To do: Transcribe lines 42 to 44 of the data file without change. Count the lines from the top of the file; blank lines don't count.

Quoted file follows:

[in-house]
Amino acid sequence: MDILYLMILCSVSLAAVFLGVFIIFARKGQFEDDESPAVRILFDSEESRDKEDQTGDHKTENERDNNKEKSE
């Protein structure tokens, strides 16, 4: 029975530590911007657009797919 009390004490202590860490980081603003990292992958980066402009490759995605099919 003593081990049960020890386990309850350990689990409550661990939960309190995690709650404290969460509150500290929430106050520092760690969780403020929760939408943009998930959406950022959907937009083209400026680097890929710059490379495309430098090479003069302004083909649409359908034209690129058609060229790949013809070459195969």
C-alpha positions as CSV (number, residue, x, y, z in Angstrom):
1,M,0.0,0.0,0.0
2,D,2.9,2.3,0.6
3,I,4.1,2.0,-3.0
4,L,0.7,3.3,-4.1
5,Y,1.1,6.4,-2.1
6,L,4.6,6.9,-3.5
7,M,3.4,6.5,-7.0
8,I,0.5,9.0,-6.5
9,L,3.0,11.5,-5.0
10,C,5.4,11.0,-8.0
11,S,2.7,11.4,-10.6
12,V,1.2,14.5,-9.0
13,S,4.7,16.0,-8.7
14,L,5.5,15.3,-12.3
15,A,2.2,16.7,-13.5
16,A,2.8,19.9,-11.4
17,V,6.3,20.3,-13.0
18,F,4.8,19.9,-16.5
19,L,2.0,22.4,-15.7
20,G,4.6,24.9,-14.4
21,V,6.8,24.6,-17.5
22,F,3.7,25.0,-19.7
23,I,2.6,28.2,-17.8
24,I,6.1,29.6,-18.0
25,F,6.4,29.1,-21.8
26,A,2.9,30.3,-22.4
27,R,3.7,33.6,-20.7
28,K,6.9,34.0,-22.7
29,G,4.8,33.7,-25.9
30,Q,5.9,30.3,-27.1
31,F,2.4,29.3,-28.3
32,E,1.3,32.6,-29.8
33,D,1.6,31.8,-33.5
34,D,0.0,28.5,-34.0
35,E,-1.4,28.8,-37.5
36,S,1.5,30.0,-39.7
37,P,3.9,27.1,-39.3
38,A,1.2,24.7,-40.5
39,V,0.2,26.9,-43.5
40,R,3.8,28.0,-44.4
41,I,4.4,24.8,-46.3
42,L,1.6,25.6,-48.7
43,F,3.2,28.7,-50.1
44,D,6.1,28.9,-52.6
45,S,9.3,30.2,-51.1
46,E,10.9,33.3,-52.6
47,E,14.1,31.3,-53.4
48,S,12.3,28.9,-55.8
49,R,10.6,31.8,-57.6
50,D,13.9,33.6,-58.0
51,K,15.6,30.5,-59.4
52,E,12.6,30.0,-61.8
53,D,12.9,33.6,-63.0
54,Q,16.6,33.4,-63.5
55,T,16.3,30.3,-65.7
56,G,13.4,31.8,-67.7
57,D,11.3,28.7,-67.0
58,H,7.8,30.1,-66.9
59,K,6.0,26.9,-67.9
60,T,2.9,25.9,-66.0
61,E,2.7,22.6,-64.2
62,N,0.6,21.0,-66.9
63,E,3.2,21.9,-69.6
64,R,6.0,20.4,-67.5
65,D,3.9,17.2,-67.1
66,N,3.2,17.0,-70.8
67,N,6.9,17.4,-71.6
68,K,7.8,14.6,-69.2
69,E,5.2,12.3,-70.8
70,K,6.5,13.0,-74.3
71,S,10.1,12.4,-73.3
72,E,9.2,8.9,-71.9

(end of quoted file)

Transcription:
38,A,1.2,24.7,-40.5
39,V,0.2,26.9,-43.5
40,R,3.8,28.0,-44.4